Cléo from 5 to 7 is a feature film to stand proudly alongside the likes of Breathless or The 400 Blows. Varda was so engaged with her inspiring camera techniques, the varied means of shooting the central character of Cléo provided real substance to the heroine’s jumbled mindset. From afar, close-up, through mirrors, cracked glass – Varda achieved a mixture of points of view through her visual flair.

    Read Full Review at Filmotomy: filmotomy.com/the-essential-cinema-that-is-agnes-vardas-cleo-from-5-to-7/

  • Accident

    Accident

    ★★★★½

    The beautifully-observed Accident, opens with a car crash. But we don’t see it. Our frame is dominated by the countryside estate house, and the sounds of the speeding car approaching, then clunking off the road. It is both a picturesque, and alarming opening moment. A clear sign of the seemingly idyllic way of life intercepted with a languid, ebbing series of events.

    Read Full Review at Filmotomy: filmotomy.com/festival-de-cannes-72-countdown-accident-1967/

  • Marketa Lazarová

    Marketa Lazarová

    ★★★★★

    Marketa Lazarová is a haunting, atmospheric film, often inviting you into the alluring, but aggrieved, space, and then closing in on you with a unflinching hypnosis. Every single frame delivers a message, an emotion, knocks you back, or draws you in. You feel the enticing gaze of the female form. The film captures fear in men’s glazed eyes. The surreal, unfamiliar elements are fitting to the film’s multi-faceted landscape. The sinister foolery of the wolf-eared hood, or the sympathetic oddity of a monk watching his beloved sheep head roll down a hillside.

    Read Full Review at Filmotomy: filmotomy.com/rewind-1967-in-film-marketa-lazarova/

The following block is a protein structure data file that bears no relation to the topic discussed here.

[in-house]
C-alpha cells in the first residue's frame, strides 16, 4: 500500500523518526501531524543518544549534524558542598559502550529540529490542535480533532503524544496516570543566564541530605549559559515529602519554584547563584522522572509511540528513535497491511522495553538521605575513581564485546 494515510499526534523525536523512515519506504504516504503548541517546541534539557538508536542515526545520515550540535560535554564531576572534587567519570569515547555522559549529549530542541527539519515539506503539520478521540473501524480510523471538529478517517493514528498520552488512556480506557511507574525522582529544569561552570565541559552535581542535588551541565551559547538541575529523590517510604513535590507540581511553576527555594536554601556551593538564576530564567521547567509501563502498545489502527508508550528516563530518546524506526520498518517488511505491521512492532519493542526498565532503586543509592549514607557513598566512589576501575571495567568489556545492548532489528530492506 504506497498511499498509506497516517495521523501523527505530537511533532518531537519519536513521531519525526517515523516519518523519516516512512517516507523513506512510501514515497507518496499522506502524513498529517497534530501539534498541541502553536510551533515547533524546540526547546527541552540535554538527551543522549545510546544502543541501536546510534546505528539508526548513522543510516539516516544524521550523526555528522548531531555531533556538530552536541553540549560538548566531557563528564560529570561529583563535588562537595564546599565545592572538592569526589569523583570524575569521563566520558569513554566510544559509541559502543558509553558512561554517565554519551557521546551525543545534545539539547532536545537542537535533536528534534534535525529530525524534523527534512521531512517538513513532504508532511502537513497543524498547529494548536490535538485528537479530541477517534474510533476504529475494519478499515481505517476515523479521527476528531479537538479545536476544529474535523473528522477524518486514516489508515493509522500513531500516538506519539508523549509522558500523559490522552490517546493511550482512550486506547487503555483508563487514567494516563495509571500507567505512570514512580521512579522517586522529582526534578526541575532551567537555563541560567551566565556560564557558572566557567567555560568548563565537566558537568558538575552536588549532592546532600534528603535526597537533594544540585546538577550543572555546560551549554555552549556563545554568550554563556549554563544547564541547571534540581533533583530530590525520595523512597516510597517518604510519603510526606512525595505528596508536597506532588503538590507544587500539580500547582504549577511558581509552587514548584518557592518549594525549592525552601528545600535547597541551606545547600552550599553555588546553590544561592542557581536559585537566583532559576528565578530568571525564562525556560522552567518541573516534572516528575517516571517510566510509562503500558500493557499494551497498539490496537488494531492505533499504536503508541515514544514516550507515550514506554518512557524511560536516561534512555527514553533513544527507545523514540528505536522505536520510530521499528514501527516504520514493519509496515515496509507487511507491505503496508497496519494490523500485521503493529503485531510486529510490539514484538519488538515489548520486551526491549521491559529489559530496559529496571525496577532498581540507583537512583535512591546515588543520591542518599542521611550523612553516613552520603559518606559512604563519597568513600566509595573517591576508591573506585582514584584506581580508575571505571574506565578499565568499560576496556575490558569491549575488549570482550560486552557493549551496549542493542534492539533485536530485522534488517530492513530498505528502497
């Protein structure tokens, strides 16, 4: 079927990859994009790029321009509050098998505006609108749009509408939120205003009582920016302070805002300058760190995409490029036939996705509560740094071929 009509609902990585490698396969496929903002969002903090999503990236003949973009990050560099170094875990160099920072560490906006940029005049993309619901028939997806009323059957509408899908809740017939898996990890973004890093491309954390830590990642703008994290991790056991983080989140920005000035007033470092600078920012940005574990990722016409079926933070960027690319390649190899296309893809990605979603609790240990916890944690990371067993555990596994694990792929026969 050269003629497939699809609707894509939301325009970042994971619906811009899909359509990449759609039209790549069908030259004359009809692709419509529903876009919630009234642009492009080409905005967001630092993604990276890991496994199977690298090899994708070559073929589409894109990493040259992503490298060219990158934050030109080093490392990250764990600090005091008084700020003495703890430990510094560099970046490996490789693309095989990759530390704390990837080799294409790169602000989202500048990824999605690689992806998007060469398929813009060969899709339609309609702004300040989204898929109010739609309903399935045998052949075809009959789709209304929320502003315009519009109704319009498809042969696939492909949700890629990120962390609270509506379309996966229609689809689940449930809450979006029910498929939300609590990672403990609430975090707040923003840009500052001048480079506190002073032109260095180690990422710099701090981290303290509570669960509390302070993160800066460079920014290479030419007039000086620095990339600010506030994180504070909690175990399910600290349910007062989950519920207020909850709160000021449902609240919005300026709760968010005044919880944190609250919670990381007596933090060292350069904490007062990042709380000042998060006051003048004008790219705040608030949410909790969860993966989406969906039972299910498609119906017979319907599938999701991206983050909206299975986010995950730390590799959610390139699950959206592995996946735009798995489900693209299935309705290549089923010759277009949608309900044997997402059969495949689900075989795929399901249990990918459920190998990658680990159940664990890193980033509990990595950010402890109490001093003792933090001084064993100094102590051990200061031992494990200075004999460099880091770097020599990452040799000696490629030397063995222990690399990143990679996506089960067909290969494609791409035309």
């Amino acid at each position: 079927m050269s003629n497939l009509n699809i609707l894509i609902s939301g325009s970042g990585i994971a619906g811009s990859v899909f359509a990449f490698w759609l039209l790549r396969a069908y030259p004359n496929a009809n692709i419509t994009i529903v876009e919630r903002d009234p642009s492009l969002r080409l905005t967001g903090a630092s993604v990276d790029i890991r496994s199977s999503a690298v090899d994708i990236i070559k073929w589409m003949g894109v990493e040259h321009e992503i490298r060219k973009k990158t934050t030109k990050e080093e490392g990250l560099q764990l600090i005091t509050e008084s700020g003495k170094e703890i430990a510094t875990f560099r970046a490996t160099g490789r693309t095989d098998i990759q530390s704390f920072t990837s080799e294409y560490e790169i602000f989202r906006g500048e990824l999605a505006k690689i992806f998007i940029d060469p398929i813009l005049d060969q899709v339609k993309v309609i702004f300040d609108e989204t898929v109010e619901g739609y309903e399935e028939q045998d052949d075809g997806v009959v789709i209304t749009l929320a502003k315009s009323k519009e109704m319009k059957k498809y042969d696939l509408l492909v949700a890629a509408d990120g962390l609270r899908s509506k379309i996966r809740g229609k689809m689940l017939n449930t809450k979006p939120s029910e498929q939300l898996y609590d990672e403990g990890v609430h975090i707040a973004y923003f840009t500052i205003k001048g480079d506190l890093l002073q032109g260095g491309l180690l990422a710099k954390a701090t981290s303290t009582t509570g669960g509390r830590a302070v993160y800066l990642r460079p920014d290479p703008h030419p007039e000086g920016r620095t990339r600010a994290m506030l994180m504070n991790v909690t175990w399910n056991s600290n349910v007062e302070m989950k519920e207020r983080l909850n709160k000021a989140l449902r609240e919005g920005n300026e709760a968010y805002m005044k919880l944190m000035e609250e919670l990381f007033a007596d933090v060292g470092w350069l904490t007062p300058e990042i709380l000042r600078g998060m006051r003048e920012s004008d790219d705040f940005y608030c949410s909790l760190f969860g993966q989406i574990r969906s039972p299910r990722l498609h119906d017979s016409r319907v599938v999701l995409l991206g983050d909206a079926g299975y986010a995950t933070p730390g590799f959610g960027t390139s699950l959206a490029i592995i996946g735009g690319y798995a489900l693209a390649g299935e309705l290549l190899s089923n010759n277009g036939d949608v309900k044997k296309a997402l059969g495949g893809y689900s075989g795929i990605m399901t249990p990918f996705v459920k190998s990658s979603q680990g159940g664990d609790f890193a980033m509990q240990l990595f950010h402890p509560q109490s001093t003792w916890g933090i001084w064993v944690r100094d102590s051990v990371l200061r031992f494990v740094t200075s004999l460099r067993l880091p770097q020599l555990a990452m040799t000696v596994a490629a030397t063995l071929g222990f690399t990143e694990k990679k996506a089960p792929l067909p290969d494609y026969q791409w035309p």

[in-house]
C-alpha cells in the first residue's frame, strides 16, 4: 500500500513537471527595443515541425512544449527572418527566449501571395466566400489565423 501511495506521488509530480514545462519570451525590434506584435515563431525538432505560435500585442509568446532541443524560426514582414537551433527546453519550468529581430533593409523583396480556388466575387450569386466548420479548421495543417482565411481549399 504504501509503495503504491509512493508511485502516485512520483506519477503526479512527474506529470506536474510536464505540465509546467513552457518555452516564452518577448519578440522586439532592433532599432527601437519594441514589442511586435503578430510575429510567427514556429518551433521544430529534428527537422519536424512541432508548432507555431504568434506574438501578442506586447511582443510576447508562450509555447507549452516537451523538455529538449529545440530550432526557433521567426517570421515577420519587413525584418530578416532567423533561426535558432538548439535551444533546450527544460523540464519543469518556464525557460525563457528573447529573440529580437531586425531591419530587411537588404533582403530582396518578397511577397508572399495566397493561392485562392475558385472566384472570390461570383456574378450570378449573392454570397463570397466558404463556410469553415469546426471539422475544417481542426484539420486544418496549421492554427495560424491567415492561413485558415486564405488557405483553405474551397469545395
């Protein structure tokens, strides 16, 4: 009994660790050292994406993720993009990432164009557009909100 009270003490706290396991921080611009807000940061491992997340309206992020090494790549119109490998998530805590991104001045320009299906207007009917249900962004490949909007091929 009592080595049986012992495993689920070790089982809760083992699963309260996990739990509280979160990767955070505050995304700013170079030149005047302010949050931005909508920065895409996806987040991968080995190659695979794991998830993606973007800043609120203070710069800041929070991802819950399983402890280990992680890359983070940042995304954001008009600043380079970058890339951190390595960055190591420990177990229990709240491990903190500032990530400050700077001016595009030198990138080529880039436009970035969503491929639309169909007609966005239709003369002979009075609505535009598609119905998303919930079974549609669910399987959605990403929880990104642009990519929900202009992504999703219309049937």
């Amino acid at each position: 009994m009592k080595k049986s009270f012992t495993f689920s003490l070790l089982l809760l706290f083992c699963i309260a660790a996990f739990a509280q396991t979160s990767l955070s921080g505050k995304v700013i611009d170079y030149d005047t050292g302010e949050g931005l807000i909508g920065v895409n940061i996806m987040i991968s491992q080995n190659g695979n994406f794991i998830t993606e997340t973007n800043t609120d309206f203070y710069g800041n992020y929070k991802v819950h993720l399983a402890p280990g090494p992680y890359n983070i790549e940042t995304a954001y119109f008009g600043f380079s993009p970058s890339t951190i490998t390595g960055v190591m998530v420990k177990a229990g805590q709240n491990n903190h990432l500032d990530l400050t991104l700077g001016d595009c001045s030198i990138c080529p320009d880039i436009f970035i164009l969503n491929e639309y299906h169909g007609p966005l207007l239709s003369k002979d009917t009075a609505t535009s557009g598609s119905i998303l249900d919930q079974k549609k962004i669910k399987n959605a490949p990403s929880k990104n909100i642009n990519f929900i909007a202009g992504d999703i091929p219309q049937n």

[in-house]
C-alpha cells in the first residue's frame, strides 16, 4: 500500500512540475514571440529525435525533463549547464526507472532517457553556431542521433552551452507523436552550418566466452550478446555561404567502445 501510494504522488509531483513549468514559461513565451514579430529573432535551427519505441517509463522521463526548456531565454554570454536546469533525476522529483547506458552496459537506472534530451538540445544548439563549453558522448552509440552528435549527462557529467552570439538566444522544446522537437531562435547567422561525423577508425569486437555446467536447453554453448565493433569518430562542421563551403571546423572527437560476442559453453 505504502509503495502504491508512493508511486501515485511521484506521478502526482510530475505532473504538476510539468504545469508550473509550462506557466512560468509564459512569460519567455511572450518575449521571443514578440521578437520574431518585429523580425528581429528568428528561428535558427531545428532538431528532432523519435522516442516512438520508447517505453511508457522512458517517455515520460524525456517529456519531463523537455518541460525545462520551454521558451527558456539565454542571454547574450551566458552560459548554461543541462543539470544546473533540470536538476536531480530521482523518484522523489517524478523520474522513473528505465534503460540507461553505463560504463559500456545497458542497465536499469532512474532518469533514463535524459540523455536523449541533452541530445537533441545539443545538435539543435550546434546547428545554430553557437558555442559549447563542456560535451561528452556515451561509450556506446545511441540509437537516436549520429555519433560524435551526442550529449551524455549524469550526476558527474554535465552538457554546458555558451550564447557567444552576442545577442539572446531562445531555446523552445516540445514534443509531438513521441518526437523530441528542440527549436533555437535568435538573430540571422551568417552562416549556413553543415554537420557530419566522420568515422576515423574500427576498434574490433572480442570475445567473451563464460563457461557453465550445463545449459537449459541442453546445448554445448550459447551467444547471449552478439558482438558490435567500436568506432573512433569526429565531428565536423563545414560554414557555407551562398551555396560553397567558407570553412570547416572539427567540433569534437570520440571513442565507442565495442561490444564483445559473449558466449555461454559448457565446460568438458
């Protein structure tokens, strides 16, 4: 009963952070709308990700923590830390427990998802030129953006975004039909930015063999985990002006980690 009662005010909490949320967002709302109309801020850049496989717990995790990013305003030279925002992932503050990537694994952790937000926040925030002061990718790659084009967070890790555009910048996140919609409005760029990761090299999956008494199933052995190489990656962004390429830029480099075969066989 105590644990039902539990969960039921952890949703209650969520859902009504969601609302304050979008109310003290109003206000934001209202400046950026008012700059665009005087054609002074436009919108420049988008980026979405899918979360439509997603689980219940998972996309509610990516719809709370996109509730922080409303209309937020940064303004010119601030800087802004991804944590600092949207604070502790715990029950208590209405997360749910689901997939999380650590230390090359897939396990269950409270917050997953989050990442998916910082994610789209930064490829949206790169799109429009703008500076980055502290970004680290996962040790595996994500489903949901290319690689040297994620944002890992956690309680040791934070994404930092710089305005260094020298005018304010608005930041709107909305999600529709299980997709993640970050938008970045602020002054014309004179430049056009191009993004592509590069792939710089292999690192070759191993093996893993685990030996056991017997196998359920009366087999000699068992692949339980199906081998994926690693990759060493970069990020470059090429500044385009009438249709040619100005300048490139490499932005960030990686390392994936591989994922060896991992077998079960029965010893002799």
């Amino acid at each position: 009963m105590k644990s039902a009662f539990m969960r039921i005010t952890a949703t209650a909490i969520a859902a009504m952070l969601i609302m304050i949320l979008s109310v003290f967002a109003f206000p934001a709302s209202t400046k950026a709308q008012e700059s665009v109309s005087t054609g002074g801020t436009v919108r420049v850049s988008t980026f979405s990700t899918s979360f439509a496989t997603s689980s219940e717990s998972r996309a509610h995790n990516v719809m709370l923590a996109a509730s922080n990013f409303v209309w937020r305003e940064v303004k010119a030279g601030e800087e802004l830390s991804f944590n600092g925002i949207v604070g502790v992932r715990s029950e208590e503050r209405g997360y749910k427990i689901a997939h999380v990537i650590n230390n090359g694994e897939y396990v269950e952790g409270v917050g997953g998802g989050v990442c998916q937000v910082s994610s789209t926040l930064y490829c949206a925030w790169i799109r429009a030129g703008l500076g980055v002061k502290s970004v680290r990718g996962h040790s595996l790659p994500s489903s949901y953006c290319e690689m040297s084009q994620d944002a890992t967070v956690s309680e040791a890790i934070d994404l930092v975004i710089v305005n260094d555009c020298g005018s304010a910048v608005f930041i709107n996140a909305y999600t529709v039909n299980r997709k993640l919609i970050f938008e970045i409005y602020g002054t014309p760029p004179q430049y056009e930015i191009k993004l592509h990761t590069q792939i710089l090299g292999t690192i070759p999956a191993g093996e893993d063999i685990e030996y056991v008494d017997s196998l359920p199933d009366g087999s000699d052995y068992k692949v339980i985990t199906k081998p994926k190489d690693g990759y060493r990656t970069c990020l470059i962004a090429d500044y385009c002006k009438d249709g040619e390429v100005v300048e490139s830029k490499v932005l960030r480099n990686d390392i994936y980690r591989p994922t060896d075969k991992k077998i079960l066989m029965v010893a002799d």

• Never on Sunday

    Never on Sunday

    ★★★★

    Never on Sunday, an enlightening romantic comedy, sends out sparks of political and social to and fros. Dessin, as the stranger in a strange land, takes his character, Homer (of course), into the wilderness of the warm, fascinating Greek community. A devotion to their way of life is so intimate and true, from the love of the sea, to the comfort of the bustling tavernas.

    Read Full Review on Filmotomy: filmotomy.com/festival-de-cannes-72-countdown-pote-tin-kyriaki-never-on-sunday-1960/

  • Dogtooth

    Dogtooth

    ★★★★★

    So important was the appearance and success of Dogtooth, Lanthimos was labeled a kind of movie pioneer. Bringing a relevant freshness to Greek films, heralded up there with the best works of Theodoros Angelopoulos. Comparisons to film-making greats like Luis Buñuel and Michael Haneke are extremely flattering too, but Lanthimos has since proved his vivid worth.

    Read Full Review at Filmotomy: filmotomy.com/festival-de-cannes-72-countdown-kynodontas-dogtooth-2009/

  • Wild at Heart

    Wild at Heart

    ★★★★

    The absurd and the outrageous (you’ve seen David Lynch films before, right?) is splashed across the screen. The rocky road is littered with vivid lunatics and lost souls. They stop at a crash site, as a fatally wounded girl (Sherilyn Fenn) stumbles around for her purse. Marietta has big gun Marcello Santos (J.E. Freeman) to locate her daughter and dispose of Sailor. She also has a casual romance with private investigator Johnnie Farragut (Harry Dean Stanton), who ends up in the wrong hands of the eerily twisted Juana (Grace Zabriskie) and her henchmen.

    Read Full Review at Filmotomy: filmotomy.com/festival-de-cannes-72-countdown-wild-at-heart-1990/